The answer to this question is simple, clear, and entirely satisfying. The burning concern of the Catholic Church with agriculture arises from the altogether unique relationship which exists universally between the agricultural occupation and the central institution of Christian, nay, of all, civilization; namely, the family. The Catholic Church and domestic society are bound together by a hundred ties of nature and Grace into a mutual league of both offense and defense. Or perhaps we should say more accurately: so intimate is the relationship between the welfare of religion and the welfare of the family that the Catholic Church, the divinely constituted teacher of religion, recognizes every enemy to family solidarity as an enemy of her own, and every friend of wholesome family life as a friend and ally of her own. Throughout her history, the Catholic Church has instinctively felt a special kinship with the cultivators of the soil, and her enemies find cause of approbrium in the fact that her sociological and economic teaching, even when expressed by Leo XIII, breathes, as it were, a rural atmosphere. The reason is not far to seek. The farm is the native habitat of the family. Industrial society works against the family and in favor of divorce, desertion, temporary unions, companionate marriage; agricultural society is characterized by the strength, permanence, and unity of the marriage bond and the comparative rarity of its dissolution. That this should be so arises from the very nature of the farm, which requires the home-maker as a partner in the whole enterprise; the managing office of the farm is in the farm home, not in an office building, and the wife and husband share intimately in the business management of their affairs. All rural-urban divorce statistics reflect the natural results of the influence of the two environments on the unity of the home. In ,the rural environment the authority of the parents is more pronounced, the influence of domestic tradition more respected, and children are likely to become more deeply indoctrinated with the religious and moral ideals of their parents than are children in the cities, where a score of agencies absorb the child outside of the home and make him the plaything in his immature years of a hundred influences counteracting the purposes of the Christian home. The farm home provides the only extended occupational apprenticeship left in America; an apprenticeship where the parents are the teachers, and every year of that apprenticeship consolidates the domestic bond.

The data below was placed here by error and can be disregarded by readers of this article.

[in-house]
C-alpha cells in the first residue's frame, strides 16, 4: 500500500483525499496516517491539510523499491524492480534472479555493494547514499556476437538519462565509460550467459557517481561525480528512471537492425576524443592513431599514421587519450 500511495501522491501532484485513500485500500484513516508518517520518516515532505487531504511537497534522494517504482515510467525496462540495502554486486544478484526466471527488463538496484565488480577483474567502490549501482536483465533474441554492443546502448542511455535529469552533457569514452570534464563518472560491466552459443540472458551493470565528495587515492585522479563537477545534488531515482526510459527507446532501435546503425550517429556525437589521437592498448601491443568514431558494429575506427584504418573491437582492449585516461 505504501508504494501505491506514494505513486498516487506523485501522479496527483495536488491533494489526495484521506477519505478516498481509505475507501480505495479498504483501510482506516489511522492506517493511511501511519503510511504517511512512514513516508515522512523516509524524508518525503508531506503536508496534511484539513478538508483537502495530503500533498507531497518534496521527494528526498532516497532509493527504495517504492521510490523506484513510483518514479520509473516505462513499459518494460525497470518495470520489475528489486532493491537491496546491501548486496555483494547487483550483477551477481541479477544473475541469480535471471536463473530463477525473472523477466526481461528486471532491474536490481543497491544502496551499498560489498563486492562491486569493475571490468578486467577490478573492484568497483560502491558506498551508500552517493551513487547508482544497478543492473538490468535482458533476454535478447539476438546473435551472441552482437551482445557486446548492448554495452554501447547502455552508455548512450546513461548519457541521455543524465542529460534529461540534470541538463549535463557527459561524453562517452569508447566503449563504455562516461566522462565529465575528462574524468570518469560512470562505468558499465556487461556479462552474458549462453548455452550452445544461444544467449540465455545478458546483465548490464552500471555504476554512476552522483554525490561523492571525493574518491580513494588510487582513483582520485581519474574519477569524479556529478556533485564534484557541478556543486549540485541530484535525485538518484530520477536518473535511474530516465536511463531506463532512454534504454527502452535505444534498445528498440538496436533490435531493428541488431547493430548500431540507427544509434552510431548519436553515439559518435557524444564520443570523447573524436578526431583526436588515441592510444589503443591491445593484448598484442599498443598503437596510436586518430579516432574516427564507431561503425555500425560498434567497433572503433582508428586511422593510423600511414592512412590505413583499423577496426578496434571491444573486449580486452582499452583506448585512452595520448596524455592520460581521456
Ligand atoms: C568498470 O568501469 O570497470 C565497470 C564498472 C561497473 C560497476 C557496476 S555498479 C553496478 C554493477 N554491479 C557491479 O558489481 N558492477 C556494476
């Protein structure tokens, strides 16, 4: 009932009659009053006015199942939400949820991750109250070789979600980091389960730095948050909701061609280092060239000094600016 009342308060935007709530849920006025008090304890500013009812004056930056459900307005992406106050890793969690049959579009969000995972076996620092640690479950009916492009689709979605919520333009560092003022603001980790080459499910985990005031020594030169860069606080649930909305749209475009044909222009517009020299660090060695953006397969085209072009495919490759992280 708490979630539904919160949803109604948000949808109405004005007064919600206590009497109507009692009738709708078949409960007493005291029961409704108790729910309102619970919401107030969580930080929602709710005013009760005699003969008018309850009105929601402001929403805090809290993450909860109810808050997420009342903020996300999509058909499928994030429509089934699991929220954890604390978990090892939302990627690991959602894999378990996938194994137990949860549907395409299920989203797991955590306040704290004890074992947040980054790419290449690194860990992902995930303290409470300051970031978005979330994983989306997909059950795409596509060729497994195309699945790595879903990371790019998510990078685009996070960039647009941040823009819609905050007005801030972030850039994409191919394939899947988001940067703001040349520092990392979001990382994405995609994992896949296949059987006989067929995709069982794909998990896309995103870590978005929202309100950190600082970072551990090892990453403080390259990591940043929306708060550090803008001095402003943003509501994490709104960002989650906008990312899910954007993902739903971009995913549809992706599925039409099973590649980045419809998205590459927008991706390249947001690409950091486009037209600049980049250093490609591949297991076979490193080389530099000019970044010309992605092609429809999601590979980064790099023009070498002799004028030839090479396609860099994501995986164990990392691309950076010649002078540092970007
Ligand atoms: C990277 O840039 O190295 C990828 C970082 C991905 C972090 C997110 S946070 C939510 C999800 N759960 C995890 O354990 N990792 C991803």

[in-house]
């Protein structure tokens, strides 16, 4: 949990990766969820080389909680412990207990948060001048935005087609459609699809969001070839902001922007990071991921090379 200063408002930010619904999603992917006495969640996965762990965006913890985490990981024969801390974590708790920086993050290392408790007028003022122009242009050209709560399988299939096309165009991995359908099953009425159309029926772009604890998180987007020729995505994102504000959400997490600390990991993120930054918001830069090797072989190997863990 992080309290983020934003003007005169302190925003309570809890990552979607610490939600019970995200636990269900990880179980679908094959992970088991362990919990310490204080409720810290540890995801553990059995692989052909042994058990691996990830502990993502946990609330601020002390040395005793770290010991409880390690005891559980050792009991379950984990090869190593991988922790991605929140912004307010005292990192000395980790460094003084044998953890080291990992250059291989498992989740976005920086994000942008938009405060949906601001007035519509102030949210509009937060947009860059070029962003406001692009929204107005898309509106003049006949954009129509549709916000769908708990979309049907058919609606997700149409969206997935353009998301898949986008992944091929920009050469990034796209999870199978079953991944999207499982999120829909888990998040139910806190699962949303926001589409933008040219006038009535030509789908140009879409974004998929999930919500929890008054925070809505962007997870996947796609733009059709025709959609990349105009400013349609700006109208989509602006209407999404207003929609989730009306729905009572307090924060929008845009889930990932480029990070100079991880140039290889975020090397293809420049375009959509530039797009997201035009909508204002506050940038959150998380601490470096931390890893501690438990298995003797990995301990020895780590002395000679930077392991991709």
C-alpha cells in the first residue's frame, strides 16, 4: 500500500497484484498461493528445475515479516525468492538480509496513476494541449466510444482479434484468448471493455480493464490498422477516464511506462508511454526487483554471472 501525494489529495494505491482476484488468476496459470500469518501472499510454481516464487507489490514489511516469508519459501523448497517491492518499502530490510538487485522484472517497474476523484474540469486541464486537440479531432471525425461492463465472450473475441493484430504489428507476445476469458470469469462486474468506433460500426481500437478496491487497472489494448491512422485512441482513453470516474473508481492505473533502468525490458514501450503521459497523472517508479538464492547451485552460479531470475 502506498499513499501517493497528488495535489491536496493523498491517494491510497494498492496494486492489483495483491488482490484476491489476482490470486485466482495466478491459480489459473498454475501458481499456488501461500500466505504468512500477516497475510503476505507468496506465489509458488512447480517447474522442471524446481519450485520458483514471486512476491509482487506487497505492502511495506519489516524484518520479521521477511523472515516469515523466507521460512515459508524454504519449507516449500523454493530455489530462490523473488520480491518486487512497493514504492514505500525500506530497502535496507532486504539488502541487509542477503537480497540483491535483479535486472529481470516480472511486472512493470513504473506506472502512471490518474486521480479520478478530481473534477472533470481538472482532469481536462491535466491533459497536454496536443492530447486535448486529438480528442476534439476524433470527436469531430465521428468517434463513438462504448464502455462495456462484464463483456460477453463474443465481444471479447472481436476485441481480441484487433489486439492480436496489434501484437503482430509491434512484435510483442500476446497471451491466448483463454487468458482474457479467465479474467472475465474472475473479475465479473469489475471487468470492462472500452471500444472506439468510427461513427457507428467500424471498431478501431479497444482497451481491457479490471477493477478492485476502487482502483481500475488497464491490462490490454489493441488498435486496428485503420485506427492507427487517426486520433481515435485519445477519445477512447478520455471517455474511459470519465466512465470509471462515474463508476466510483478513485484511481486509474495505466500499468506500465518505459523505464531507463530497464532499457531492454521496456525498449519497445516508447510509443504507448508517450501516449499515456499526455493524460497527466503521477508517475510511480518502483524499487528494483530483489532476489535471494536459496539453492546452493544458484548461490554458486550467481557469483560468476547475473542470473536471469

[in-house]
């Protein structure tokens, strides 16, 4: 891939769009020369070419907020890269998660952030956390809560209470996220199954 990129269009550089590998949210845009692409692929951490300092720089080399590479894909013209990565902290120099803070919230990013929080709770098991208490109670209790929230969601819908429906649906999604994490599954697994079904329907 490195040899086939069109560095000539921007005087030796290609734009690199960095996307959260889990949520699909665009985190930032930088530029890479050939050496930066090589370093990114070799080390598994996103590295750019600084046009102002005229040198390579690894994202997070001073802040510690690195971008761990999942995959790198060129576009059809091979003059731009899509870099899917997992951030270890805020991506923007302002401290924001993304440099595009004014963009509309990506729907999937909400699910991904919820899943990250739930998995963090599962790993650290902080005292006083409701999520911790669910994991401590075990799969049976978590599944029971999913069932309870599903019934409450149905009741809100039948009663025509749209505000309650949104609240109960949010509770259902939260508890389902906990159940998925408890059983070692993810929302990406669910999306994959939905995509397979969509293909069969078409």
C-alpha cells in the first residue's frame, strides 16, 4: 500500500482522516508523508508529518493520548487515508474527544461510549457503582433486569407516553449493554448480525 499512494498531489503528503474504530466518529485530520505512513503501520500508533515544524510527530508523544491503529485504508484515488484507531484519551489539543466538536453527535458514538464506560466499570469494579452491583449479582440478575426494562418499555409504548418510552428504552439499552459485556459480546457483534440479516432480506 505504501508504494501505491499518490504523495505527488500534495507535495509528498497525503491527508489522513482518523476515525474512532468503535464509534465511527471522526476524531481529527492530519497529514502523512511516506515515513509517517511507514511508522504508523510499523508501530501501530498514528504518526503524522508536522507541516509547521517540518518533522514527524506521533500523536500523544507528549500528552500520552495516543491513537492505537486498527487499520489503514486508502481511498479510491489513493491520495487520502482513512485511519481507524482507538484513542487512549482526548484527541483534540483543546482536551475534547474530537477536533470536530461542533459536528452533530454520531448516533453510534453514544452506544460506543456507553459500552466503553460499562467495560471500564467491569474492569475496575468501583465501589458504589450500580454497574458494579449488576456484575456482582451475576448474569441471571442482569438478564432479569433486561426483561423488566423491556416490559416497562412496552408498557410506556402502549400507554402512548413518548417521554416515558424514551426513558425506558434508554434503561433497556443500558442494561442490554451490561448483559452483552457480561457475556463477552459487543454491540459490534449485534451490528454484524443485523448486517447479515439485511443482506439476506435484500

But important as the considerations which I have just alleged may be in establishing a community of interest between the Church and rural life, it is only when we press these considerations to their practical conclusions that we see the purpose of the Catholic Rural Life Conference in its proper perspective. As a result of the conditions just noted, the farm family is the most important source of population growth. The children are overwhelmingly in the country. We pointed out fifteen years ago that while very much more than half of the population of the United States lived in what was described as urban territory, far more than half of the children of school age were attending rural schools. Since rthat time, with the practical ceasing of immigration, the importance of the American farm as a source of population has become still more striking. The most careful students of the subject point out that owing to the drop in the birth rate a stationary population for the United States will be reached in the next few decades. The official statistics published at the beginning of this year throw a startling light on the subject. Only one city with a population of more than a hundred thousand has enough children to maintain permanently even a stationary population without accessions from the country districts. Most cities have only about three-fourths of the number of children necessary to maintain their present size, not to speak of further growth. With immigration practically stopped, our cities, both large and small, and consequently our city parishes, will depend for their increase mainly on the natural increase of the rural population. After allowing the most generous estimate of the increase of Catholic population by conversion, it will be recognized by all that the principle source of the growth of the Church in this country is to be found in births in Catholic families. From this will be evident the sound basis in Catholic policy provided by the major aims of the Catholic Rural Life Conference. Those aims have been stated in two principal formulas. First: the building up in the United States of ten thousand strong country parishes; and secondly: the anchoring on the land of a larger percentage of the strong, vigorous, and intelligent boys and girls who were born there. At the present time the Catholic Church in America is woefully weak in rural population. Not being strong in the country, its city parishes fail to receive proportionate benefit from the tide of population flowing into the cities. No policy of the Church could be more sound and more intelligently forward-looking than that urged by the Catholic Rural Life Conference of building up vigorous country parishes; of strengthening our roots in the land. It is in the accomplishment of this purpose that the whole varied program of the Conference here assembled is centered and finds its adequate justification.